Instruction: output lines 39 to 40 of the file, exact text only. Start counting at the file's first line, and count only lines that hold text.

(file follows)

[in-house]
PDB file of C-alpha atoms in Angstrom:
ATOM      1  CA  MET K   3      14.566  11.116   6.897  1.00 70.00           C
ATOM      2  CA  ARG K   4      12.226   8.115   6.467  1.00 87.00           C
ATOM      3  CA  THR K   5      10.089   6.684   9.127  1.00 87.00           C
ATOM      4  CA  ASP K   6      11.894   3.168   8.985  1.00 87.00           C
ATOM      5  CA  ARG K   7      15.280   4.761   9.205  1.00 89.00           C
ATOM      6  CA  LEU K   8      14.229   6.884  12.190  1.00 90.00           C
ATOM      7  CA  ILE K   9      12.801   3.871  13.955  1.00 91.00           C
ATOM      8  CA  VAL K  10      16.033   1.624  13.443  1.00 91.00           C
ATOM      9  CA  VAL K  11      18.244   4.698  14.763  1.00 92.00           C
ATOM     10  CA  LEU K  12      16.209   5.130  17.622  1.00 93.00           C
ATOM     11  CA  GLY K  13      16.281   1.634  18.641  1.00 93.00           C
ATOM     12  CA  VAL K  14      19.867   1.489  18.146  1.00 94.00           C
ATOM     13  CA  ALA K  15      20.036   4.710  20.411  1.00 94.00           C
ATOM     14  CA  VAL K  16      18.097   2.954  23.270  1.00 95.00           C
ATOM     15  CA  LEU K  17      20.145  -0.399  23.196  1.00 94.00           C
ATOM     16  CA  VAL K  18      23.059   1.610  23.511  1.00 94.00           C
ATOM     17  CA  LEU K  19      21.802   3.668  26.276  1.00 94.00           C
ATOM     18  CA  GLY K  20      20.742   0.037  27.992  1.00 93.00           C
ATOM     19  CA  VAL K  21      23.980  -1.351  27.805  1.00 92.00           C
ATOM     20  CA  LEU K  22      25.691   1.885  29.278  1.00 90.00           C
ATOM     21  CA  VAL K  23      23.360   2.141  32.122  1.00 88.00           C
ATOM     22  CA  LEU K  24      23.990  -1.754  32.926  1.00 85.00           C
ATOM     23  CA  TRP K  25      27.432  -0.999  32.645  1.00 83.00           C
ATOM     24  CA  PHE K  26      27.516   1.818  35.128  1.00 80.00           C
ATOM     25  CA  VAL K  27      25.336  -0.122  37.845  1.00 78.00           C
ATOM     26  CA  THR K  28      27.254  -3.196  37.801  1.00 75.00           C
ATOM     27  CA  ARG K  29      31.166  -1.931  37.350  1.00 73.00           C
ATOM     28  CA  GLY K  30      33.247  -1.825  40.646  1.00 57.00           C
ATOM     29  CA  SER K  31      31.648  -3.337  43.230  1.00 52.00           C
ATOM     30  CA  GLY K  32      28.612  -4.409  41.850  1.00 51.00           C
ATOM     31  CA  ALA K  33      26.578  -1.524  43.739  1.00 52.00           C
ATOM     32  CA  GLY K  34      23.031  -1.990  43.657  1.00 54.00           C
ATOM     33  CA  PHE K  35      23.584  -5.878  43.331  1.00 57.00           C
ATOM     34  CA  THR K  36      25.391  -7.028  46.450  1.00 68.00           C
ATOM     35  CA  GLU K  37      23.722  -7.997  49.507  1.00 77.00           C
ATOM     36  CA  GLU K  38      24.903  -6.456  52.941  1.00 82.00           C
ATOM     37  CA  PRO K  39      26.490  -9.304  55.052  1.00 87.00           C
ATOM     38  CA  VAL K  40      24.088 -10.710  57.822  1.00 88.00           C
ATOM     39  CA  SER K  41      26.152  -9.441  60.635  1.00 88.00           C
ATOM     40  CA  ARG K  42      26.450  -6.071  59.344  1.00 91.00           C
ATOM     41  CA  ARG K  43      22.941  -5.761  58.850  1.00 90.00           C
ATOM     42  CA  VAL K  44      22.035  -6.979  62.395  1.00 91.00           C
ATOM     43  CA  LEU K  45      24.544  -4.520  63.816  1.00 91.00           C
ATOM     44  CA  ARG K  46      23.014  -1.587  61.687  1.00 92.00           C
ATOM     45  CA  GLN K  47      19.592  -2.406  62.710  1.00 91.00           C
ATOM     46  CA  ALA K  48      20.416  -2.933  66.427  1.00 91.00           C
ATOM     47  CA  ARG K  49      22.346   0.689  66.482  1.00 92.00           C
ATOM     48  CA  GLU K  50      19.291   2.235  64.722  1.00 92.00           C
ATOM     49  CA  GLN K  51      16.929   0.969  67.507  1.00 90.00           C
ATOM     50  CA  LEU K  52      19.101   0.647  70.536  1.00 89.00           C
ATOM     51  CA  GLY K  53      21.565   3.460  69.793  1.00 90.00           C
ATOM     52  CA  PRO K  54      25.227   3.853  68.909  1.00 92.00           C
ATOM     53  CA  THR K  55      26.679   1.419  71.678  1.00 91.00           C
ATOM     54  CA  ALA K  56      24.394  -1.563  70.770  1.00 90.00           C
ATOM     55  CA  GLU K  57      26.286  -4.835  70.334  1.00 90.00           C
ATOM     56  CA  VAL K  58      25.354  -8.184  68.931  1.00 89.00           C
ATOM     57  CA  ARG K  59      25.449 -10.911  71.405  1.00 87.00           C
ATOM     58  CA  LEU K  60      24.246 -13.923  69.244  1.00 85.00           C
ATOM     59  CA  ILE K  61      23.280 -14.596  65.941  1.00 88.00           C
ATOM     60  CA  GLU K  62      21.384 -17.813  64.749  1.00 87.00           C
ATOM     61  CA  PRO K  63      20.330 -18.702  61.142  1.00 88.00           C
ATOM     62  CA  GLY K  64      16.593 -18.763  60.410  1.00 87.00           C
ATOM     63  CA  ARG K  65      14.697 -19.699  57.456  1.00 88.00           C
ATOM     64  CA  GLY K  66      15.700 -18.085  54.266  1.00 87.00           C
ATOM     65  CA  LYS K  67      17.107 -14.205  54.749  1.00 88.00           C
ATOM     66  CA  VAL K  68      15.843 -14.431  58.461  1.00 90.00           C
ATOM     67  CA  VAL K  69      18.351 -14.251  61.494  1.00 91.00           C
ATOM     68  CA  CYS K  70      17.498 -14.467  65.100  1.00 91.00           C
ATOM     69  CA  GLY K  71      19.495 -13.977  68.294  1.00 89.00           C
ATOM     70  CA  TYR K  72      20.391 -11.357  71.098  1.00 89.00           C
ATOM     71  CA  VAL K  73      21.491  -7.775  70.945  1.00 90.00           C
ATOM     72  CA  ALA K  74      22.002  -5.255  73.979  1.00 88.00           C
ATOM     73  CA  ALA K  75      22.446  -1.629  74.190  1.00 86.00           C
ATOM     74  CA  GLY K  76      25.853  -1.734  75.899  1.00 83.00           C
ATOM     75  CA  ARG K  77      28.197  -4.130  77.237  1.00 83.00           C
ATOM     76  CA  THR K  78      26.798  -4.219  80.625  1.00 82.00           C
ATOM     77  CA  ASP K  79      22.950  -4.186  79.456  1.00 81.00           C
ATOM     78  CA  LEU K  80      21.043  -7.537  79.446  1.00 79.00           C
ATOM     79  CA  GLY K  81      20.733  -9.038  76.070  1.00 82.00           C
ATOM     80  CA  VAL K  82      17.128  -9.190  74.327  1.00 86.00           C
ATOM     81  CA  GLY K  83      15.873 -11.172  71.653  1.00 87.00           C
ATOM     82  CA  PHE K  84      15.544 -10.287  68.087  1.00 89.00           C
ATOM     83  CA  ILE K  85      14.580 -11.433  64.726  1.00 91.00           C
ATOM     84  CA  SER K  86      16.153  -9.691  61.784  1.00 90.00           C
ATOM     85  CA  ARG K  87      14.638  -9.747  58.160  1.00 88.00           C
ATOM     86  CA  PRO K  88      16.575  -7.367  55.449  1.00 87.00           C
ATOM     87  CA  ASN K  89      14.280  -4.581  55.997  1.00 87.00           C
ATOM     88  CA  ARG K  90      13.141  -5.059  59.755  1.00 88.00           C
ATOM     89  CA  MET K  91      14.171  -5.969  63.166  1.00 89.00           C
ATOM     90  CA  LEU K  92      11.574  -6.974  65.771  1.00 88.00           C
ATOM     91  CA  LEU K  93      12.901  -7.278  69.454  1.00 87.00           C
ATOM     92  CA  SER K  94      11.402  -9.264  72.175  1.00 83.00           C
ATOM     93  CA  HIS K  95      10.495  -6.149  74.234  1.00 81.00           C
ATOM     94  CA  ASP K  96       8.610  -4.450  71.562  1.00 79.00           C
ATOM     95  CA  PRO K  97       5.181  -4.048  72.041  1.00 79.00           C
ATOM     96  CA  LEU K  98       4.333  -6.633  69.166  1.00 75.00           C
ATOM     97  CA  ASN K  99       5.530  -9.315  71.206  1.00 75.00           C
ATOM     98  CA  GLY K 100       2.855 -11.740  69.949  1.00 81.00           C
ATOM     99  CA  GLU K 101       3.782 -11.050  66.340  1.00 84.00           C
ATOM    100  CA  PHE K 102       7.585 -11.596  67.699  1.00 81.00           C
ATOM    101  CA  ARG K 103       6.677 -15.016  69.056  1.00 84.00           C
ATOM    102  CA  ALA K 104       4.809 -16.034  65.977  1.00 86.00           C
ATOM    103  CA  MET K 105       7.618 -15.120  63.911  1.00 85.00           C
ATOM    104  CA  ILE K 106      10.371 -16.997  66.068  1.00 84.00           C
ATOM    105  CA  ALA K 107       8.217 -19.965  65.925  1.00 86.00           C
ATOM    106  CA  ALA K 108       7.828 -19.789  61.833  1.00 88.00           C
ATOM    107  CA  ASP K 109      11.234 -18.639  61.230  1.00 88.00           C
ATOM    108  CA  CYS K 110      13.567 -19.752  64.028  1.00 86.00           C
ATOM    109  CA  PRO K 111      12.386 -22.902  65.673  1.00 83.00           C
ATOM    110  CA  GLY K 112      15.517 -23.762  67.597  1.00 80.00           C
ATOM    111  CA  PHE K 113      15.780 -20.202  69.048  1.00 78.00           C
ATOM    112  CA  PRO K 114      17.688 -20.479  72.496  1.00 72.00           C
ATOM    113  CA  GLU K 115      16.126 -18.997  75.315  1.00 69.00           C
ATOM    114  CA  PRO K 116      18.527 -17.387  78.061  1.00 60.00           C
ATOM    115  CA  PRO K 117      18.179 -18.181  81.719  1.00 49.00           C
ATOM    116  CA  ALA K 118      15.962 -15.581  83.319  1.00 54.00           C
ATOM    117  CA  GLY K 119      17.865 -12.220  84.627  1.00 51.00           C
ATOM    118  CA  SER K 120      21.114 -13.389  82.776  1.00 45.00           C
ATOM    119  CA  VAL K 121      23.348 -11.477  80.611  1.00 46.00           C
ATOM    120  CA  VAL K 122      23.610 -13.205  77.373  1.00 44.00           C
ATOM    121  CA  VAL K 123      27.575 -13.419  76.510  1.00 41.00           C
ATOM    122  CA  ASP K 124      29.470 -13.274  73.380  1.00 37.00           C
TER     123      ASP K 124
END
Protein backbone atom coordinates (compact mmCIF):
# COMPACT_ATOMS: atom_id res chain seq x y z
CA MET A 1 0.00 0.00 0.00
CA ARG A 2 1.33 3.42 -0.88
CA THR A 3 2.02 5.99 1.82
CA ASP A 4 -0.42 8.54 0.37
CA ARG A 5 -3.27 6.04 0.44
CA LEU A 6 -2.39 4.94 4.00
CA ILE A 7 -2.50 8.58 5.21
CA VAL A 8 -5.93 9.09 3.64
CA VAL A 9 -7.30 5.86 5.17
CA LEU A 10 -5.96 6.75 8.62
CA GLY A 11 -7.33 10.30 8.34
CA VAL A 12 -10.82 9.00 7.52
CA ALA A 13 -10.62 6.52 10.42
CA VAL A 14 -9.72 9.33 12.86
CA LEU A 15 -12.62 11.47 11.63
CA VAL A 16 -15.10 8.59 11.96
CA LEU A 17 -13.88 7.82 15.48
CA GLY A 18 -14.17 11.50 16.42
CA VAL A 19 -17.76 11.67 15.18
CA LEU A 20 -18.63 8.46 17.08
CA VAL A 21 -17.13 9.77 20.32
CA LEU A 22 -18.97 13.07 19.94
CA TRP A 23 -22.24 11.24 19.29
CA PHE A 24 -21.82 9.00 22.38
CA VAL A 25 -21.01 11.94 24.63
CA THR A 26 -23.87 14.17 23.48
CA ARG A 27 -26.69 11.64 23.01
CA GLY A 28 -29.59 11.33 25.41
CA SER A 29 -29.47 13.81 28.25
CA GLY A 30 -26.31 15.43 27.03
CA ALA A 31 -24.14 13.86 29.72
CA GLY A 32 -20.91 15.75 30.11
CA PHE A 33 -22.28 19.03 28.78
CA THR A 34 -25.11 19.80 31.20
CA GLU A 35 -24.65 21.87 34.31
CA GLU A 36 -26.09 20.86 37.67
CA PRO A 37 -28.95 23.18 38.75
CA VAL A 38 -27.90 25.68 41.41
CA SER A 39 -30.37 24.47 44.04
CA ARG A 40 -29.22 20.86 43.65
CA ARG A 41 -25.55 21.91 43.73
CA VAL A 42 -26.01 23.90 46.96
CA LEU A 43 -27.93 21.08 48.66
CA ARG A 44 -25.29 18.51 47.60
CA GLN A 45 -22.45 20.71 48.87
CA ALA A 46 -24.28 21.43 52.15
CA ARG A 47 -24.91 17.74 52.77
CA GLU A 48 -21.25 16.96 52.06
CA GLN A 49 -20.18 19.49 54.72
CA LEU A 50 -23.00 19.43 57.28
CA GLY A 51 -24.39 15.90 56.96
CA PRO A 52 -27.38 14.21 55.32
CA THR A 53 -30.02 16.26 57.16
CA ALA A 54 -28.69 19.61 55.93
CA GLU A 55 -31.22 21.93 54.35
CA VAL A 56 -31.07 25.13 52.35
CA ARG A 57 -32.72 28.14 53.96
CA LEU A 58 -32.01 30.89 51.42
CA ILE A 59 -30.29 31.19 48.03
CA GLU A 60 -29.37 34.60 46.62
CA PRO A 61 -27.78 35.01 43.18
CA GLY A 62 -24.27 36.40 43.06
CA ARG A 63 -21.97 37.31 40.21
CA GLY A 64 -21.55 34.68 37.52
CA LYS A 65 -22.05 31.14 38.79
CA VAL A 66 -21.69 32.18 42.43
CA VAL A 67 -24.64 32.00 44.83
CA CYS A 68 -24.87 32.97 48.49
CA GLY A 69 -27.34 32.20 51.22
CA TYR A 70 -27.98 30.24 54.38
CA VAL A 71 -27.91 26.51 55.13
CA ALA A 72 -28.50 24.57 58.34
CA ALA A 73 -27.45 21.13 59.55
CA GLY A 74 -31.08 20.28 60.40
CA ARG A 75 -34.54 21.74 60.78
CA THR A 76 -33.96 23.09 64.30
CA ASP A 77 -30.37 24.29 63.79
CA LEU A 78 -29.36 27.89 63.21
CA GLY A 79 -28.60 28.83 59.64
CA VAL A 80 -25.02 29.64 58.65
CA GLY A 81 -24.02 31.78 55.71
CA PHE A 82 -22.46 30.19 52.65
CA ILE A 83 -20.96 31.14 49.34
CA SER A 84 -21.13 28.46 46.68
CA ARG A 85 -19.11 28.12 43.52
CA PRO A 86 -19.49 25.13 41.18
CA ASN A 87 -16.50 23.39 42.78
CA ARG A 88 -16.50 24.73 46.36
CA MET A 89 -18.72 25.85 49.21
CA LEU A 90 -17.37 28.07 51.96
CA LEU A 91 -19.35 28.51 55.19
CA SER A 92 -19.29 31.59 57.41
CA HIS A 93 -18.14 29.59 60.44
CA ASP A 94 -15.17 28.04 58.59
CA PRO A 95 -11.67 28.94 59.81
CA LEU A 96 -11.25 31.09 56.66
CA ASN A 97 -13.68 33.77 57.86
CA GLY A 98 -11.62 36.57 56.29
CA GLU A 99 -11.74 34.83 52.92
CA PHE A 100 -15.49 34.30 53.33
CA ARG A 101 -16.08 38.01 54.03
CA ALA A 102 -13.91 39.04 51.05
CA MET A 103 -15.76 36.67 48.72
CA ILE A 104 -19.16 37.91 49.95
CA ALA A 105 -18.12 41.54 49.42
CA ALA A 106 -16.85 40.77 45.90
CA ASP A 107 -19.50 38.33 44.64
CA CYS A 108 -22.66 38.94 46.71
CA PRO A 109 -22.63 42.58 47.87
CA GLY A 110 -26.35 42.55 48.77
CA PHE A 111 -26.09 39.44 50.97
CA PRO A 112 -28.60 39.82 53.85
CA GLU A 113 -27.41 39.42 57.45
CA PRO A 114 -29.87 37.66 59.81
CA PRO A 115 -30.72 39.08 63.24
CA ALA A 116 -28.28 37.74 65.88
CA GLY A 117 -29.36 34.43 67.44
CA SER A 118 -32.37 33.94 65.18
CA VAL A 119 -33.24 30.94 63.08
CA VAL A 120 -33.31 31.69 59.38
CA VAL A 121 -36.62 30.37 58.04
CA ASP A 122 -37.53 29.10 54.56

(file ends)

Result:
ATOM     37  CA  PRO K  39      26.490  -9.304  55.052  1.00 87.00           C
ATOM     38  CA  VAL K  40      24.088 -10.710  57.822  1.00 88.00           C